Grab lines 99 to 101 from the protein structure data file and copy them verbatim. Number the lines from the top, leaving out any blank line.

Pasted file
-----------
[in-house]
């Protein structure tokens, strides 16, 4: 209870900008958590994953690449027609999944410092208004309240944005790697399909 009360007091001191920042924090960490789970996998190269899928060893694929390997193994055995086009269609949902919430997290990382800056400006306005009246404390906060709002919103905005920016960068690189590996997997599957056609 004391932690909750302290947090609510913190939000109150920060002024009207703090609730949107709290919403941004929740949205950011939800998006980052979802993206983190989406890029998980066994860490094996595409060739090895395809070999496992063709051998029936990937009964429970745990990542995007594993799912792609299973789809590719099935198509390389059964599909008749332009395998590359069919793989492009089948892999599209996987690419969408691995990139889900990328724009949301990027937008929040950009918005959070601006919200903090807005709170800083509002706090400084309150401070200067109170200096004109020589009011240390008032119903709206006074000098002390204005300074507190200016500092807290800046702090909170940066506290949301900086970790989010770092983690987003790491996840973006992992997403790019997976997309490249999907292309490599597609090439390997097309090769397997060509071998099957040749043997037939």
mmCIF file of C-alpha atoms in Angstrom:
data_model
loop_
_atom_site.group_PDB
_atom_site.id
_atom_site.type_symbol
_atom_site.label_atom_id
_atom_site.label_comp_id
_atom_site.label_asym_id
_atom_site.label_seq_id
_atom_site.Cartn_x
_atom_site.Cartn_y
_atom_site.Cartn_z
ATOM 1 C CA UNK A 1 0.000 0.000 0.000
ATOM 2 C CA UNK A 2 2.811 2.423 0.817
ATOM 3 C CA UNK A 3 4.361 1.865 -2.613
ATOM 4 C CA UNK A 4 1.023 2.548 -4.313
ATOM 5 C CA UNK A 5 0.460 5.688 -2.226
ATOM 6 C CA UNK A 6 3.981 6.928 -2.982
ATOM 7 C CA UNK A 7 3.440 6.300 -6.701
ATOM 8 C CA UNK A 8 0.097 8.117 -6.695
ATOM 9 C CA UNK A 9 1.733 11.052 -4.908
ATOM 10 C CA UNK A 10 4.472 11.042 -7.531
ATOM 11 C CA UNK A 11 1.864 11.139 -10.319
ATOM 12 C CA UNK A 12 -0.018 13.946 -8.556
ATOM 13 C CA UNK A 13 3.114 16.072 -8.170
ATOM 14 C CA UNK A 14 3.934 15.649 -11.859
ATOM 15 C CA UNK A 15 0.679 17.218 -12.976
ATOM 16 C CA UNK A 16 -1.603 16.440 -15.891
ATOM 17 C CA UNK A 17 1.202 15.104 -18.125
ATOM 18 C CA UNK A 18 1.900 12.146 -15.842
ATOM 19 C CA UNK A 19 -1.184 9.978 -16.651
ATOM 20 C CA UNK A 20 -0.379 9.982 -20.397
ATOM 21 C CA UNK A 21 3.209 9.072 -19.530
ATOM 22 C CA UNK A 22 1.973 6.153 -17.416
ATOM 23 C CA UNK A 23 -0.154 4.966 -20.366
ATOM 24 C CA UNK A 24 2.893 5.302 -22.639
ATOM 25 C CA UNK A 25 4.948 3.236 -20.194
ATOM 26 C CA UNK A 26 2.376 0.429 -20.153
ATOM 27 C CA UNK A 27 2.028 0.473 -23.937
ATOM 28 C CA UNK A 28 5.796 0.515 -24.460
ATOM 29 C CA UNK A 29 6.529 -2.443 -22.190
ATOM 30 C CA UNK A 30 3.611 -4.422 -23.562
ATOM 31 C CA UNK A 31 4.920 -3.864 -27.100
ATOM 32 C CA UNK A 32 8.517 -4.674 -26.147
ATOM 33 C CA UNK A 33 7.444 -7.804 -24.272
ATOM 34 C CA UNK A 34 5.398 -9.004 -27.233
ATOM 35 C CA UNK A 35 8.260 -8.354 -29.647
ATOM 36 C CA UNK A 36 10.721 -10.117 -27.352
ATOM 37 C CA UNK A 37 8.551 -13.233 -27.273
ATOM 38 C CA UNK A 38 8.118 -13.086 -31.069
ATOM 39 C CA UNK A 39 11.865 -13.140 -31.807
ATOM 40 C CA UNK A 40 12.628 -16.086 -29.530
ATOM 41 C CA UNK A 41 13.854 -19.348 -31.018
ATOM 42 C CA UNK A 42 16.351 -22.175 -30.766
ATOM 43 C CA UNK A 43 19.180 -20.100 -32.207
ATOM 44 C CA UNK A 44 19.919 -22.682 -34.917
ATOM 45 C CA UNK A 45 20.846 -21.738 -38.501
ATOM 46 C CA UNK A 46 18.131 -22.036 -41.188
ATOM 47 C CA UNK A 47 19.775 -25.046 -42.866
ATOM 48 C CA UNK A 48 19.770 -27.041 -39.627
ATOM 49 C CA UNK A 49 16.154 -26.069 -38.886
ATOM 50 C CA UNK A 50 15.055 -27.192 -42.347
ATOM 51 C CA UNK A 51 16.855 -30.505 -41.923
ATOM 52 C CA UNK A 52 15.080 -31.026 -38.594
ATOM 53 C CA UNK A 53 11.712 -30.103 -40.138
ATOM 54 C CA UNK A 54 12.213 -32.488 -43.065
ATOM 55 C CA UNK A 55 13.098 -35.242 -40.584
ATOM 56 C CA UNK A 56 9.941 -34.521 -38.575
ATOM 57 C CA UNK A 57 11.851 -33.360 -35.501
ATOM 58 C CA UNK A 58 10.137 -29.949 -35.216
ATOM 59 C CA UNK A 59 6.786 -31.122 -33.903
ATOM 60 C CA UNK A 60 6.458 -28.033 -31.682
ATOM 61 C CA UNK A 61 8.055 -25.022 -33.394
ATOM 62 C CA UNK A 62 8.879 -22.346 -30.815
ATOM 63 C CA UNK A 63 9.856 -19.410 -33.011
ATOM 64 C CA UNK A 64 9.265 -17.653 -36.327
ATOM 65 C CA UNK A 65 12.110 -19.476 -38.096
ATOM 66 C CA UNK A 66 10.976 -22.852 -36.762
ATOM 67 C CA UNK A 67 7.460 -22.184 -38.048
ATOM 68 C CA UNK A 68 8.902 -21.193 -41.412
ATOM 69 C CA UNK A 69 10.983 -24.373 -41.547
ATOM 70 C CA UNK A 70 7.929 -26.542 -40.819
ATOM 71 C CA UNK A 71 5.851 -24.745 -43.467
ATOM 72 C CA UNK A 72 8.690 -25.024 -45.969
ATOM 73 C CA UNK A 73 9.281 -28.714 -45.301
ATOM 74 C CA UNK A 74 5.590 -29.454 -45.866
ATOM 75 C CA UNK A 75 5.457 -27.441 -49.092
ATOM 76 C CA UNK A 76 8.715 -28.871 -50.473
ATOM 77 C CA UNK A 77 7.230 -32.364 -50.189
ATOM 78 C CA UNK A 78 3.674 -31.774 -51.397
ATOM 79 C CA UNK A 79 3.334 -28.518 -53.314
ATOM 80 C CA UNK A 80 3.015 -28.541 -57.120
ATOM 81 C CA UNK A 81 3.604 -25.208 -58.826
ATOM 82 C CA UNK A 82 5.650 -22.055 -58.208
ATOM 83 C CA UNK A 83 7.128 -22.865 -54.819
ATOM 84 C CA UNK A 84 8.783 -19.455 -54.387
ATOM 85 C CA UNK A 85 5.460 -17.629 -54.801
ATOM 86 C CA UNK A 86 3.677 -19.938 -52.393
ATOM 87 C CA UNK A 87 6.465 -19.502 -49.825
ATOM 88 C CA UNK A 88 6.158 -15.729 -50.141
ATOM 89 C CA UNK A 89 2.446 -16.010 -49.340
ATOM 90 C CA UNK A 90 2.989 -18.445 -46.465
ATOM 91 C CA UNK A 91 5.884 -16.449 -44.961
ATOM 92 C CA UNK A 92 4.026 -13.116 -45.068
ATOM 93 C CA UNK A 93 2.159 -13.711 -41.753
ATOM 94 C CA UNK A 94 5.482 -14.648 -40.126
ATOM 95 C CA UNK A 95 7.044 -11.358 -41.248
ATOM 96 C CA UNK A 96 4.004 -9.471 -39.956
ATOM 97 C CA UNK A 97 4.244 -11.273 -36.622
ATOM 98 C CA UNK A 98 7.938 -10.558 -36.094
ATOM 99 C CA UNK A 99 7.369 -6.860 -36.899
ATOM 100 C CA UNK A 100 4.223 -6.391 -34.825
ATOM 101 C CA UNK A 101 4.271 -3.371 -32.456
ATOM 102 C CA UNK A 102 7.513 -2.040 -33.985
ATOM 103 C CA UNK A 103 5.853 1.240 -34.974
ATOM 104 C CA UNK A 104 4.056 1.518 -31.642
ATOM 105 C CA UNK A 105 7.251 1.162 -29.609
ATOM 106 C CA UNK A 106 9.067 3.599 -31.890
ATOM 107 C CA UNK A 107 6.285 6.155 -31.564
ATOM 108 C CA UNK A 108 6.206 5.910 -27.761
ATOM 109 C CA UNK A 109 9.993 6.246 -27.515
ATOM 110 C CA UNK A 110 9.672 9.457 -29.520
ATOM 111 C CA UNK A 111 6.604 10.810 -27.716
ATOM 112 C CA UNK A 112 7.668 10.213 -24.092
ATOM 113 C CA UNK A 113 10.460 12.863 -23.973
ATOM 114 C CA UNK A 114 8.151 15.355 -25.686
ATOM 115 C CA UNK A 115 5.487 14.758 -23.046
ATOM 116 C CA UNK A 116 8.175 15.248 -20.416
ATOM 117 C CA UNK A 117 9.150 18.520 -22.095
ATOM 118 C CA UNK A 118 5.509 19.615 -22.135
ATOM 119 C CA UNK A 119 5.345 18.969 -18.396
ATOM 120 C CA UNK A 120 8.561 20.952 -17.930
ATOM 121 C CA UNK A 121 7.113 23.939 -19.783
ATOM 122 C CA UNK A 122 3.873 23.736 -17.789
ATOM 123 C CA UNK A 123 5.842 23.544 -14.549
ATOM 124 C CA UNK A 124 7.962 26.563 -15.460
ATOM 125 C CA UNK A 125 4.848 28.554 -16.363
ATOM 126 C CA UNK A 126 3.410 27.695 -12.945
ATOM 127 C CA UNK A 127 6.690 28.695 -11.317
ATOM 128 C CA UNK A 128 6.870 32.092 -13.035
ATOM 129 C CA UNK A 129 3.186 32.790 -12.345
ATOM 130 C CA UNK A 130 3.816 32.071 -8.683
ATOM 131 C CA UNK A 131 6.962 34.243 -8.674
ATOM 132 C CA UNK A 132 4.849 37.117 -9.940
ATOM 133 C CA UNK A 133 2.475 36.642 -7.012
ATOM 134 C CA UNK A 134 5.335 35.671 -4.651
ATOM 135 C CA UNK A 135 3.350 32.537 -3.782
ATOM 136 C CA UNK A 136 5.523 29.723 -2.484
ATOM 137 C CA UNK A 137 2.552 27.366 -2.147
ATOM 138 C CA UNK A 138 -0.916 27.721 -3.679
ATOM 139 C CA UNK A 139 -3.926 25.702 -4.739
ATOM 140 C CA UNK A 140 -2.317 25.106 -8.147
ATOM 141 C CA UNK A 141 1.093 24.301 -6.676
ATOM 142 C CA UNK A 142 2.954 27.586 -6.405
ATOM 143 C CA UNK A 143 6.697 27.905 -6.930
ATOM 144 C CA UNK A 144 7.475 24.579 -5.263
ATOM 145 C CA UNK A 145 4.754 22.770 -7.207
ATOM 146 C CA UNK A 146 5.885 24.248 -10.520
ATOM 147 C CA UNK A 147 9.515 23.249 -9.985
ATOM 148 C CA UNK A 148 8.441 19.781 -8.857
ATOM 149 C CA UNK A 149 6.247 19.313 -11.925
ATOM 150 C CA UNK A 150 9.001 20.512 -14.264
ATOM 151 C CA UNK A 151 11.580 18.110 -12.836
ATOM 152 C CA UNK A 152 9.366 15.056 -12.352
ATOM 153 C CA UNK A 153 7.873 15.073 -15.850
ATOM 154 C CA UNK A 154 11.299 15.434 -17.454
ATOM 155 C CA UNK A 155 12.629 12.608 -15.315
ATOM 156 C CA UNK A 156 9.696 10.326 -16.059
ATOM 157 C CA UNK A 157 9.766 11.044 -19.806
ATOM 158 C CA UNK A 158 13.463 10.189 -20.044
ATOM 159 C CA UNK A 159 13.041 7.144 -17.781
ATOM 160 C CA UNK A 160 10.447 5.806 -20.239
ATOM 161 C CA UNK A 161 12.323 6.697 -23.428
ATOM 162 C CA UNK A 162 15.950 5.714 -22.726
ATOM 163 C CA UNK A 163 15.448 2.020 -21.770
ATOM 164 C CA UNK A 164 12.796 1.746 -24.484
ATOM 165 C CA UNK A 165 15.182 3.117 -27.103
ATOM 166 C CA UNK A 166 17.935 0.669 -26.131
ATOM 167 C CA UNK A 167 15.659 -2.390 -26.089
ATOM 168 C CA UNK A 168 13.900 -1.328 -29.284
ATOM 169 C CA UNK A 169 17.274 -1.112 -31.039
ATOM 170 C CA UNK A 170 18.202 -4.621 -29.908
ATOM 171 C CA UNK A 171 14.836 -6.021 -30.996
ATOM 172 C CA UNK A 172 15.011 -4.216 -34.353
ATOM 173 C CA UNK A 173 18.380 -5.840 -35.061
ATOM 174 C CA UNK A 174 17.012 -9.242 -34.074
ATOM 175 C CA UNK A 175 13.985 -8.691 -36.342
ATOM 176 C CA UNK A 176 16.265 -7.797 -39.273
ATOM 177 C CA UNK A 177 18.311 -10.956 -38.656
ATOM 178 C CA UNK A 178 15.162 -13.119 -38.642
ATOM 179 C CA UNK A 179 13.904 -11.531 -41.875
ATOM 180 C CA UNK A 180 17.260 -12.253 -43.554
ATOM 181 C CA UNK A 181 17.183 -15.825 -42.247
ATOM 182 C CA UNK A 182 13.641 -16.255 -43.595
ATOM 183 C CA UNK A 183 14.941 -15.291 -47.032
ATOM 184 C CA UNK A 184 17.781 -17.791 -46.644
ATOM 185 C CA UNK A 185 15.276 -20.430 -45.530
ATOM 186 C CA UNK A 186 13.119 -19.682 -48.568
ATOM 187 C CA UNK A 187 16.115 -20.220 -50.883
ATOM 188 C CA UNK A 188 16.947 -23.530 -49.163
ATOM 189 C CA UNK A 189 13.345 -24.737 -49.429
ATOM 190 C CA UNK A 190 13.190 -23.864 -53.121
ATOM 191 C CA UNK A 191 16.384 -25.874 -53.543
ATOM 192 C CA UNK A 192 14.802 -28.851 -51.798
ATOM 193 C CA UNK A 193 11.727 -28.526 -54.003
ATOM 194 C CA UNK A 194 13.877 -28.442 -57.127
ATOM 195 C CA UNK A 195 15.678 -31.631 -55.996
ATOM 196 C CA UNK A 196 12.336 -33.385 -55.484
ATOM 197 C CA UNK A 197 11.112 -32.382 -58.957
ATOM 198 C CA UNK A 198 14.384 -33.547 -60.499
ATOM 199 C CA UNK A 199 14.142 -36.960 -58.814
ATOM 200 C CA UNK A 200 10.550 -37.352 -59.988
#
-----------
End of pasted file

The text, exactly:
ATOM 84 C CA UNK A 84 8.783 -19.455 -54.387
ATOM 85 C CA UNK A 85 5.460 -17.629 -54.801
ATOM 86 C CA UNK A 86 3.677 -19.938 -52.393